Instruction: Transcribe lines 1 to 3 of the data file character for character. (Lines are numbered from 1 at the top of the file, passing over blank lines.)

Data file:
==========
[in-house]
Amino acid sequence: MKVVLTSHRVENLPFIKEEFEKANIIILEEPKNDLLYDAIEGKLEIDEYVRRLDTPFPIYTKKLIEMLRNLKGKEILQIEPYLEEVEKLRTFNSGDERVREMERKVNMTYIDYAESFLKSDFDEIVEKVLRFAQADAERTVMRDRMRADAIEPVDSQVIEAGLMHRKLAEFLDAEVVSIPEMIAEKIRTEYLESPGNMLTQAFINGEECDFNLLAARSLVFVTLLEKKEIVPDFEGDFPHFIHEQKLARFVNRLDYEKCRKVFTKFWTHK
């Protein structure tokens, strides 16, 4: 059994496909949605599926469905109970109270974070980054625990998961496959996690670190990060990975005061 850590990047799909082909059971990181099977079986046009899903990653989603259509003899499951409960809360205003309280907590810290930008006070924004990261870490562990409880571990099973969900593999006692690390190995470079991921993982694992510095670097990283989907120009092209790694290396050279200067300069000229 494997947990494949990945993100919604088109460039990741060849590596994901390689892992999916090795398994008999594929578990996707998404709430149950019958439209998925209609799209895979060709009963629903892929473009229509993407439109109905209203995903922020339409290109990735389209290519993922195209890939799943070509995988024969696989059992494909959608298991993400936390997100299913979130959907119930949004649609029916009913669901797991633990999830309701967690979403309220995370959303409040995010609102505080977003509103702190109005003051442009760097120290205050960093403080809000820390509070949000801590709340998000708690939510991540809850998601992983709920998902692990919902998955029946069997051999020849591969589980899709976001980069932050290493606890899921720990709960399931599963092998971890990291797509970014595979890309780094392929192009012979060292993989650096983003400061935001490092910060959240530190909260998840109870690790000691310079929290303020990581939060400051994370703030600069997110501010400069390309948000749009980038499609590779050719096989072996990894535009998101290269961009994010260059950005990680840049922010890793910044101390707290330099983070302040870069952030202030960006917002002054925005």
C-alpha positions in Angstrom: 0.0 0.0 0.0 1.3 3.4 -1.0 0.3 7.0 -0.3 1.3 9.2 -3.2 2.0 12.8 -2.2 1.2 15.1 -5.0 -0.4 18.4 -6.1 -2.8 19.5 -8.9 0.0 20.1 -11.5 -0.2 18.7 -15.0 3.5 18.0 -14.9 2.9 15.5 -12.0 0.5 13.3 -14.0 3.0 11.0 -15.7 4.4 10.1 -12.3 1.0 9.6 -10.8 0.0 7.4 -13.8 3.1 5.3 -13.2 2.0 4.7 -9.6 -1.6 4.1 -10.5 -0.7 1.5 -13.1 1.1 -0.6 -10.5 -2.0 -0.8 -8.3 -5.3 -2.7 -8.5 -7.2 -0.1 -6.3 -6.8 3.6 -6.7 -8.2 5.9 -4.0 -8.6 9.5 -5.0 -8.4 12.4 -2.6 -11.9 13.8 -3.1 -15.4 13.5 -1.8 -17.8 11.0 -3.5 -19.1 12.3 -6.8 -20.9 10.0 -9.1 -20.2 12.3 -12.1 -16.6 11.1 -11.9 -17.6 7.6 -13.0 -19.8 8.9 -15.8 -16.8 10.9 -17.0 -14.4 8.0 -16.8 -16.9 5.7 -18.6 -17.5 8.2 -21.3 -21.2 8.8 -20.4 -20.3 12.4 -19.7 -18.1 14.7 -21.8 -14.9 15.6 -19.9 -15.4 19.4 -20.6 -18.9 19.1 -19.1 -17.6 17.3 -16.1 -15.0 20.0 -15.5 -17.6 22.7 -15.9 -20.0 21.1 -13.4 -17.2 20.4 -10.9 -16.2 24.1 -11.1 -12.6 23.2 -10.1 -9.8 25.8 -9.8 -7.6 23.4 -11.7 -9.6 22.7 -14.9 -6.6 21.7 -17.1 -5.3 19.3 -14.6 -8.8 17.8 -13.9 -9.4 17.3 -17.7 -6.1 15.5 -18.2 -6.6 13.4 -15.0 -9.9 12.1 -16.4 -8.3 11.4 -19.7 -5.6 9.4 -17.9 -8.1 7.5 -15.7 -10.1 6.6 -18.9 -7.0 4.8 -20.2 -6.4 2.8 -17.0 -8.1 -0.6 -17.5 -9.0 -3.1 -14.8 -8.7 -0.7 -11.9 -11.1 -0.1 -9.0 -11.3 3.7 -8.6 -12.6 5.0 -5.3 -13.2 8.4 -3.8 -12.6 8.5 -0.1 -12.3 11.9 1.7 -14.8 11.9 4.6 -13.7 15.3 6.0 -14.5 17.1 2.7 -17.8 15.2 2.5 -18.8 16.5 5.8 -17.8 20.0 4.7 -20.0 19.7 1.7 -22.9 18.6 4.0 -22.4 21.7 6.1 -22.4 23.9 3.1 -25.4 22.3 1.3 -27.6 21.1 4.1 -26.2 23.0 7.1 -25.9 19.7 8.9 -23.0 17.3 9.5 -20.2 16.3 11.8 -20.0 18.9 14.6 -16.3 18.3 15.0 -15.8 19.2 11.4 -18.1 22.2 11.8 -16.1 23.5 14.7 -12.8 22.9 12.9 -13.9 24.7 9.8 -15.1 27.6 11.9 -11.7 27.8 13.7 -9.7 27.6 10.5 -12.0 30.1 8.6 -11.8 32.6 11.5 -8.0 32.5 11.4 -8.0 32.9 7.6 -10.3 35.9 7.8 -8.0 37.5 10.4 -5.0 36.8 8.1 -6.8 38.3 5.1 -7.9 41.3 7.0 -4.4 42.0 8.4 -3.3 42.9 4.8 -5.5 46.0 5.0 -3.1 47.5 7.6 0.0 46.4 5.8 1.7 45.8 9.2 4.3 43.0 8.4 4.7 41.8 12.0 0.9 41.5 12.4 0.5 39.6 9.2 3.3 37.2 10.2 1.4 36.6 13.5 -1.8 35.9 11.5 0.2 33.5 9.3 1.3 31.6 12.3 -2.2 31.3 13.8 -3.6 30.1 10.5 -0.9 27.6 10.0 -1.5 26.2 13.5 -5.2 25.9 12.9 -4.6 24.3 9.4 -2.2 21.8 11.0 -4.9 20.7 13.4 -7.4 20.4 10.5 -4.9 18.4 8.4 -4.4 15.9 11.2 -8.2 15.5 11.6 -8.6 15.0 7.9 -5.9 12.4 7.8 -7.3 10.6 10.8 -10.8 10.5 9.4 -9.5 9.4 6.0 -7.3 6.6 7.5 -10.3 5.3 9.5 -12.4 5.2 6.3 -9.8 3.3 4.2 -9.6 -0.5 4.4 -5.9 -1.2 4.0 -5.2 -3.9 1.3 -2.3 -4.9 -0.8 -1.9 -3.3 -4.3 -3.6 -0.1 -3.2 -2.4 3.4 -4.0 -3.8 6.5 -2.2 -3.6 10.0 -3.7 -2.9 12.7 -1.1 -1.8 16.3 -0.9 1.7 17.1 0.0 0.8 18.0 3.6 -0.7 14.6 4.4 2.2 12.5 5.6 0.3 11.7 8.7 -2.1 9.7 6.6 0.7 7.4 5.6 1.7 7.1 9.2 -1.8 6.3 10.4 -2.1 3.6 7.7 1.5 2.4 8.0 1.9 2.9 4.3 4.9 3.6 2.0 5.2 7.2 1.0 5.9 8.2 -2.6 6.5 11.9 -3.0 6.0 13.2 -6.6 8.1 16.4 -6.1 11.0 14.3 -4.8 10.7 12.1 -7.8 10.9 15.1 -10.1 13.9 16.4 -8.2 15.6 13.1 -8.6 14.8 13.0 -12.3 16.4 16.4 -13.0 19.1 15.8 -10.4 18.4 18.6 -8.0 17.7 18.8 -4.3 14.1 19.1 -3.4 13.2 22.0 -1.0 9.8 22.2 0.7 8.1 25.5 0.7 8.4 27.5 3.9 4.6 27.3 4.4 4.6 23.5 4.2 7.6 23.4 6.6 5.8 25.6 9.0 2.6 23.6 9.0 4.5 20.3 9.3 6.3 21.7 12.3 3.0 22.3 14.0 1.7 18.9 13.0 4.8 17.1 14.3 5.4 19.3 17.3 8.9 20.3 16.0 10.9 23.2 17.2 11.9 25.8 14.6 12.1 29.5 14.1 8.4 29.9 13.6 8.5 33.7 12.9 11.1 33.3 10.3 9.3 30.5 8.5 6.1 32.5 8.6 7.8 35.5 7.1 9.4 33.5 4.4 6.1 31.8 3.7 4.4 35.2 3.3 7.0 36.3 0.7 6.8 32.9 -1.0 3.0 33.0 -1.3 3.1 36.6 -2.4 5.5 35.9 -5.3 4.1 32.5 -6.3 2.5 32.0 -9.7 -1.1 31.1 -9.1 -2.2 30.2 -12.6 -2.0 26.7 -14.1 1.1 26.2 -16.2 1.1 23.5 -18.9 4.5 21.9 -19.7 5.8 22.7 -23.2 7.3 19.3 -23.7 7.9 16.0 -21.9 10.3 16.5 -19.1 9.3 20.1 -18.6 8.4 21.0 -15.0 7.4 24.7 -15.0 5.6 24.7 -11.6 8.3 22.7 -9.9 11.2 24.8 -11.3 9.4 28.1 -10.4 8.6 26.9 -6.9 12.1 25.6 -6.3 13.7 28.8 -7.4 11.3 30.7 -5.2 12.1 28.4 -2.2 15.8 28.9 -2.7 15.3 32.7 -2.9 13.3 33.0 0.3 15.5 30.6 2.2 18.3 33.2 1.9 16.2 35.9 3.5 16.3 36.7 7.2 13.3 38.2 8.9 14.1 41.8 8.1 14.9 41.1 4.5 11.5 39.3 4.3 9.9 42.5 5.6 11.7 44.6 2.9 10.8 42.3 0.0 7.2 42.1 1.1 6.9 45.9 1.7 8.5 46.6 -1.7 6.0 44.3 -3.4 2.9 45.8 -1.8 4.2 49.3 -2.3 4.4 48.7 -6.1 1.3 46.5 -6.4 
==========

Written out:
[in-house]
Amino acid sequence: MKVVLTSHRVENLPFIKEEFEKANIIILEEPKNDLLYDAIEGKLEIDEYVRRLDTPFPIYTKKLIEMLRNLKGKEILQIEPYLEEVEKLRTFNSGDERVREMERKVNMTYIDYAESFLKSDFDEIVEKVLRFAQADAERTVMRDRMRADAIEPVDSQVIEAGLMHRKLAEFLDAEVVSIPEMIAEKIRTEYLESPGNMLTQAFINGEECDFNLLAARSLVFVTLLEKKEIVPDFEGDFPHFIHEQKLARFVNRLDYEKCRKVFTKFWTHK
């Protein structure tokens, strides 16, 4: 059994496909949605599926469905109970109270974070980054625990998961496959996690670190990060990975005061 850590990047799909082909059971990181099977079986046009899903990653989603259509003899499951409960809360205003309280907590810290930008006070924004990261870490562990409880571990099973969900593999006692690390190995470079991921993982694992510095670097990283989907120009092209790694290396050279200067300069000229 494997947990494949990945993100919604088109460039990741060849590596994901390689892992999916090795398994008999594929578990996707998404709430149950019958439209998925209609799209895979060709009963629903892929473009229509993407439109109905209203995903922020339409290109990735389209290519993922195209890939799943070509995988024969696989059992494909959608298991993400936390997100299913979130959907119930949004649609029916009913669901797991633990999830309701967690979403309220995370959303409040995010609102505080977003509103702190109005003051442009760097120290205050960093403080809000820390509070949000801590709340998000708690939510991540809850998601992983709920998902692990919902998955029946069997051999020849591969589980899709976001980069932050290493606890899921720990709960399931599963092998971890990291797509970014595979890309780094392929192009012979060292993989650096983003400061935001490092910060959240530190909260998840109870690790000691310079929290303020990581939060400051994370703030600069997110501010400069390309948000749009980038499609590779050719096989072996990894535009998101290269961009994010260059950005990680840049922010890793910044101390707290330099983070302040870069952030202030960006917002002054925005």